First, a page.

viernes, febrero 01, 2008

Microsoft avanza sobre Yahoo: dos opiniones

De la oferta de Microsoft sobre Yahoo se ha hablado suficiente; aquí se anotan dos observaciones críticas sobre la posible absorción: las de Dare Obasanjo y la de Scott Rosenberg.
El primero más bien reproduce un comentario en, poniendo el acento en la importante contribución de Yahoo a Open Source, que será seguramente reemplazada por tecnología Microsoft:

A consolidation of the Microsoft and Yahoo networks could shift a massive amount of infrastructure from open source technologies to Microsoft platforms.Microsoft said that "eliminating redundant infrastructure and duplicative operating costs will improve the financial performance of the combined entity." Yahoo has been a major player in several open soruce projects. Most of Yahoo's infrastructure runs on FreeBSD, and the lead developer of PHP, Rasmus Lerdorf, works as an engineer at Yahoo. Yahoo has also been a major contributor to Hadoop, an open source technology for distributed computing. Data Center Knowledge [] has more on the infrastructure implications.

Scott Rosenberg, por su parte, destaca dos aspectos: por un lado, la probable aniquilación de la fuerza innovadora de Yahoo; por otro lado, la confirmación por parte de Microsoft de que su propio proyecto de construír un negocio online:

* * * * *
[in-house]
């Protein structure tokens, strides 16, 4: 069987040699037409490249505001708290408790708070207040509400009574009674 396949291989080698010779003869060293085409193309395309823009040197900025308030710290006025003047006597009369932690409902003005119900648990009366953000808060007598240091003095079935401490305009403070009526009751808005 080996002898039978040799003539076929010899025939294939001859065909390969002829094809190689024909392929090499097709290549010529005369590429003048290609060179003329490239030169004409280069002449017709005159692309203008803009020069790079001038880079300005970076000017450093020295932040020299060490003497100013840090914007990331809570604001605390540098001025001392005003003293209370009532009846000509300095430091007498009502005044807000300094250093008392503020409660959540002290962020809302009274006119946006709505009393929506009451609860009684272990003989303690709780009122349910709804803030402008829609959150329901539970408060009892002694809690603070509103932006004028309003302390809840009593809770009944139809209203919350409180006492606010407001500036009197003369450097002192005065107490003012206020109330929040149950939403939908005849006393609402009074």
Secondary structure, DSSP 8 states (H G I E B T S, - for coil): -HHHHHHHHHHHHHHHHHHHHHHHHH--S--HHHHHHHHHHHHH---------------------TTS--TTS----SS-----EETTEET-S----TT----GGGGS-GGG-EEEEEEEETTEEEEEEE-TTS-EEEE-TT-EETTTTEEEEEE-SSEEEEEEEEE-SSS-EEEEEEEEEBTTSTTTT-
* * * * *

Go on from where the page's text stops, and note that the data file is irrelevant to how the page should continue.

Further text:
To understand what the takeover would mean for Yahoo, just look at the fate of the previous company to end up in this circumstance. When Netscape, then a dominant portal site and purveyor of a declining but still widely used Web browser, got bought by AOL a decade ago, we heard all the usual pieties about the strength of the brand and the value of its franchise. But AOL’s acquisition of Netscape meant its doom: the remaining talent headed for the exits, and its assets were quickly cannibalized. AOL itself entered another disastrous merger a couple of years later, and today it is a shadow of its former importance — while Netscape isn’t even a phantom.

Similarly, if Microsoft wins Yahoo, you will see most of Yahoo’s smart people depart, and its customers gradually parceled out to attempt to bolster Microsoft’s ever-faltering efforts to build an online business. Much of the talk in the business press surrounding this deal will be about Yahoo’s ad business, and it’s true that Microsoft will find it useful, but it’s hard to see what new power a combined Microsoft and Yahoo business will have to challenge Google that the two companies didn’t have as separate entities.

For Microsoft, this move is a final admission of the utter failure of the company’s effort to build an online business for itself over the past decade — in services, advertising or content. Winning Yahoo would surely bolster Microsoft in this area in the short term. But in the long term, these efforts at lashing together two failures in hopes of sparking a success have never prospered. For Google, the target of Redmond’s chess move, there is really no danger here. Google today needs to worry about the drag on its stock from the broader market troubles, and the drain on its brainpower by the lure of new startups. Microhoo is hardly a threat.

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